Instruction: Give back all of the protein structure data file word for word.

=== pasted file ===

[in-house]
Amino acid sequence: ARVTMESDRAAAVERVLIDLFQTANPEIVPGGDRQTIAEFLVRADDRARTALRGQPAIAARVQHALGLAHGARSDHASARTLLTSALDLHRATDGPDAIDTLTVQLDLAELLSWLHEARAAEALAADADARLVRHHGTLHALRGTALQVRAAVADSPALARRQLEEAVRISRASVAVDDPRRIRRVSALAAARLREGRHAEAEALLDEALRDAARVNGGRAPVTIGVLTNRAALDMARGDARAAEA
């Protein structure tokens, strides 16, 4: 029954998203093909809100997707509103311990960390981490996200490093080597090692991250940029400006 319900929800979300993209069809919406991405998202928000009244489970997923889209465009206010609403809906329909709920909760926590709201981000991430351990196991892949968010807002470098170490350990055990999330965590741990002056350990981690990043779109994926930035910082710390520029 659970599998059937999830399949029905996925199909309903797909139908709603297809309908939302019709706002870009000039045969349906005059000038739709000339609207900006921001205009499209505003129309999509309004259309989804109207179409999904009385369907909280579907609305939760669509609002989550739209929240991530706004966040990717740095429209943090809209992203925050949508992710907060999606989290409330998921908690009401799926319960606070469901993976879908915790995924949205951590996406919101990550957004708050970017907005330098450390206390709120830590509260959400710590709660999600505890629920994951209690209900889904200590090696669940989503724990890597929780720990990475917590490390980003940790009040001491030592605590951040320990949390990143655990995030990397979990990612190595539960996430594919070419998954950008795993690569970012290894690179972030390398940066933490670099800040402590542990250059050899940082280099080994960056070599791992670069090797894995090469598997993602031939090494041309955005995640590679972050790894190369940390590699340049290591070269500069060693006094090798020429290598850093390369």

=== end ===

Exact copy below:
[in-house]
Amino acid sequence: ARVTMESDRAAAVERVLIDLFQTANPEIVPGGDRQTIAEFLVRADDRARTALRGQPAIAARVQHALGLAHGARSDHASARTLLTSALDLHRATDGPDAIDTLTVQLDLAELLSWLHEARAAEALAADADARLVRHHGTLHALRGTALQVRAAVADSPALARRQLEEAVRISRASVAVDDPRRIRRVSALAAARLREGRHAEAEALLDEALRDAARVNGGRAPVTIGVLTNRAALDMARGDARAAEA
């Protein structure tokens, strides 16, 4: 029954998203093909809100997707509103311990960390981490996200490093080597090692991250940029400006 319900929800979300993209069809919406991405998202928000009244489970997923889209465009206010609403809906329909709920909760926590709201981000991430351990196991892949968010807002470098170490350990055990999330965590741990002056350990981690990043779109994926930035910082710390520029 659970599998059937999830399949029905996925199909309903797909139908709603297809309908939302019709706002870009000039045969349906005059000038739709000339609207900006921001205009499209505003129309999509309004259309989804109207179409999904009385369907909280579907609305939760669509609002989550739209929240991530706004966040990717740095429209943090809209992203925050949508992710907060999606989290409330998921908690009401799926319960606070469901993976879908915790995924949205951590996406919101990550957004708050970017907005330098450390206390709120830590509260959400710590709660999600505890629920994951209690209900889904200590090696669940989503724990890597929780720990990475917590490390980003940790009040001491030592605590951040320990949390990143655990995030990397979990990612190595539960996430594919070419998954950008795993690569970012290894690179972030390398940066933490670099800040402590542990250059050899940082280099080994960056070599791992670069090797894995090469598997993602031939090494041309955005995640590679972050790894190369940390590699340049290591070269500069060693006094090798020429290598850093390369």